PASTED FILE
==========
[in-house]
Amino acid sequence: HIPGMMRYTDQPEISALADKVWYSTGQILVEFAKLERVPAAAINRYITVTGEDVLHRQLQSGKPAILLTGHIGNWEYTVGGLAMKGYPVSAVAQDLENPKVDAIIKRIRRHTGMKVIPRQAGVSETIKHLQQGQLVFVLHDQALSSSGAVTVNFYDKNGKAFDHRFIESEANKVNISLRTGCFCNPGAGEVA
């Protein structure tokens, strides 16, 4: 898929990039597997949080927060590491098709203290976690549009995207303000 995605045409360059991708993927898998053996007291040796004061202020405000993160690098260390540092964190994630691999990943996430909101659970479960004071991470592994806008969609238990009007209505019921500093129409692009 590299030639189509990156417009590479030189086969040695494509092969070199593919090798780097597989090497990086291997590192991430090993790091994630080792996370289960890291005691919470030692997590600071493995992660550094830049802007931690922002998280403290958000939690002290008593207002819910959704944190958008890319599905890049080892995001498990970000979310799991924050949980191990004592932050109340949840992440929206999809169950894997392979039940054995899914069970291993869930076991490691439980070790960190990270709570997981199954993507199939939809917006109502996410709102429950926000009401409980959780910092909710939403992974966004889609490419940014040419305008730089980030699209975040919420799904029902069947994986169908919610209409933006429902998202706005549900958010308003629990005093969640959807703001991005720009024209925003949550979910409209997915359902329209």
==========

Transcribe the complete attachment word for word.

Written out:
[in-house]
Amino acid sequence: HIPGMMRYTDQPEISALADKVWYSTGQILVEFAKLERVPAAAINRYITVTGEDVLHRQLQSGKPAILLTGHIGNWEYTVGGLAMKGYPVSAVAQDLENPKVDAIIKRIRRHTGMKVIPRQAGVSETIKHLQQGQLVFVLHDQALSSSGAVTVNFYDKNGKAFDHRFIESEANKVNISLRTGCFCNPGAGEVA
């Protein structure tokens, strides 16, 4: 898929990039597997949080927060590491098709203290976690549009995207303000 995605045409360059991708993927898998053996007291040796004061202020405000993160690098260390540092964190994630691999990943996430909101659970479960004071991470592994806008969609238990009007209505019921500093129409692009 590299030639189509990156417009590479030189086969040695494509092969070199593919090798780097597989090497990086291997590192991430090993790091994630080792996370289960890291005691919470030692997590600071493995992660550094830049802007931690922002998280403290958000939690002290008593207002819910959704944190958008890319599905890049080892995001498990970000979310799991924050949980191990004592932050109340949840992440929206999809169950894997392979039940054995899914069970291993869930076991490691439980070790960190990270709570997981199954993507199939939809917006109502996410709102429950926000009401409980959780910092909710939403992974966004889609490419940014040419305008730089980030699209975040919420799904029902069947994986169908919610209409933006429902998202706005549900958010308003629990005093969640959807703001991005720009024209925003949550979910409209997915359902329209």